Molecular Sensors and Chemo-Optogenetic Nanomachines
Sensors for synaptic Ca2+ and exocytosis. A long-standing goal in neuroscience has been to ‘see’ the Ca2+ that triggers synaptic transmission. The lab recently succeeded in imaging Ca2+ signals and vesicle release in the same synapse in response to a single action potential, by targeting the genetically encoded Ca2+ indicator GCaMP6s and the red-shifted pH-sensitive probe mOrange2 to synaptic vesicles (SVs). The current spatial resolution for Ca2+ signals is at the level of a single synapse (~1 mm). The lab plans to engineer GCaMP6s genetically encoded Ca2+ indicators to improve spatial resolution to a single active zone (~200 nm), to detect the Ca2+ responsible for SV release.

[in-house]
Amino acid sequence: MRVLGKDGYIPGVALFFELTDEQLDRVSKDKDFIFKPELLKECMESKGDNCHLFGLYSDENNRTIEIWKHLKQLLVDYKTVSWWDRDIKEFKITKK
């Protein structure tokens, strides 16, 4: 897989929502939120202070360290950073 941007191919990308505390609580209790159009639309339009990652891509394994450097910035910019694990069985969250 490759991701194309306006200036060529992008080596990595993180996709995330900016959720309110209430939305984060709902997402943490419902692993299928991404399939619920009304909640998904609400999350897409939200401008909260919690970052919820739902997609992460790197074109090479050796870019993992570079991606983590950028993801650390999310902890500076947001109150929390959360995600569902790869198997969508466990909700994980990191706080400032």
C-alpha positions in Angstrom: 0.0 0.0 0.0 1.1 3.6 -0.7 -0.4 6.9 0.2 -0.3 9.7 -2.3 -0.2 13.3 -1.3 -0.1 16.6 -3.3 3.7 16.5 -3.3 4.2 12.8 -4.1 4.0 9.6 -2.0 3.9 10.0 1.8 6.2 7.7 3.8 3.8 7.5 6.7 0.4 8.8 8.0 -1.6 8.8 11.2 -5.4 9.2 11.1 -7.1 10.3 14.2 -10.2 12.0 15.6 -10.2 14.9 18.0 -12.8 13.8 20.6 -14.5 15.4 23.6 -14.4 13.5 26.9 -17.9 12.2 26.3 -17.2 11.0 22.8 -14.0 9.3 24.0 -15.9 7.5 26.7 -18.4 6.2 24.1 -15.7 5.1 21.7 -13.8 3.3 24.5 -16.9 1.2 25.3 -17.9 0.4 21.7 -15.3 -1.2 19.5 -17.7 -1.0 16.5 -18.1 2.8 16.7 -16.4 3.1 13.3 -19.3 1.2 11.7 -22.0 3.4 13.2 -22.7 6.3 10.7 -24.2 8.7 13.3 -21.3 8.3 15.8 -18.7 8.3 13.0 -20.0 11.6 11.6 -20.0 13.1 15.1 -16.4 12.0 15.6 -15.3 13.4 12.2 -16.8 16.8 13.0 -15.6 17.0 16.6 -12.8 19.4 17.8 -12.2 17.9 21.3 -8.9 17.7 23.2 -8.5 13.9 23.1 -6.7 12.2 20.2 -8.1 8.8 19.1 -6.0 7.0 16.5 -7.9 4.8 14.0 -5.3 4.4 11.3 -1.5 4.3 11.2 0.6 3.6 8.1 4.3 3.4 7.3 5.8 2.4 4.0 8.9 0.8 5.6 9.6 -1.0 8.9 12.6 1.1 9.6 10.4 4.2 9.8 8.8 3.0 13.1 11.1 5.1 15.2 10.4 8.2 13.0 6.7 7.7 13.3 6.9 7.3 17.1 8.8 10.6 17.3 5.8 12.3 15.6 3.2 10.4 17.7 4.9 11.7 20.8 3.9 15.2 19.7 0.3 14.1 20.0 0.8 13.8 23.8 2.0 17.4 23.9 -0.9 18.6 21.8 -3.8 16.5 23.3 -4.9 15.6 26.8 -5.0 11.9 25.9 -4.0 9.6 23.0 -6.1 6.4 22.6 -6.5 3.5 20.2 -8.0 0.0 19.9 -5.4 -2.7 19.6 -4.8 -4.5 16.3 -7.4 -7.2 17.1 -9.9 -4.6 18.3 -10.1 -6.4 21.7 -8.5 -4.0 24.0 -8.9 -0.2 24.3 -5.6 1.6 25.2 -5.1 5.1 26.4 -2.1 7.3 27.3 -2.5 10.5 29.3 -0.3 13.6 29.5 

Chemo-optogenetic nanomachines. Extracellular pH impacts on neuronal activity, which is in turn an important determinant of extracellular H+ concentration. By using ex.E2GFP, a membrane-targeted extracellular ratiometric pH indicator exquisitely sensitive to acidic shifts, we recently demonstrated that extracellular synaptic pH shifts take place during epileptic-like activity of neural cultures. This evidence may contribute to the understanding of the physio-pathological mechanisms associated with hyperexcitability in the epileptic brain, and may constitute the basis for the development of innovative therapeutic tools for the treatment of this pathology (Chiacchiaretta et al, 2017). With the aim of employing our tool in vivo, we are presently implementing a chemogenetic, pH-sensitive probe, based on an endogenous light source, i.e. the luciferase enzyme.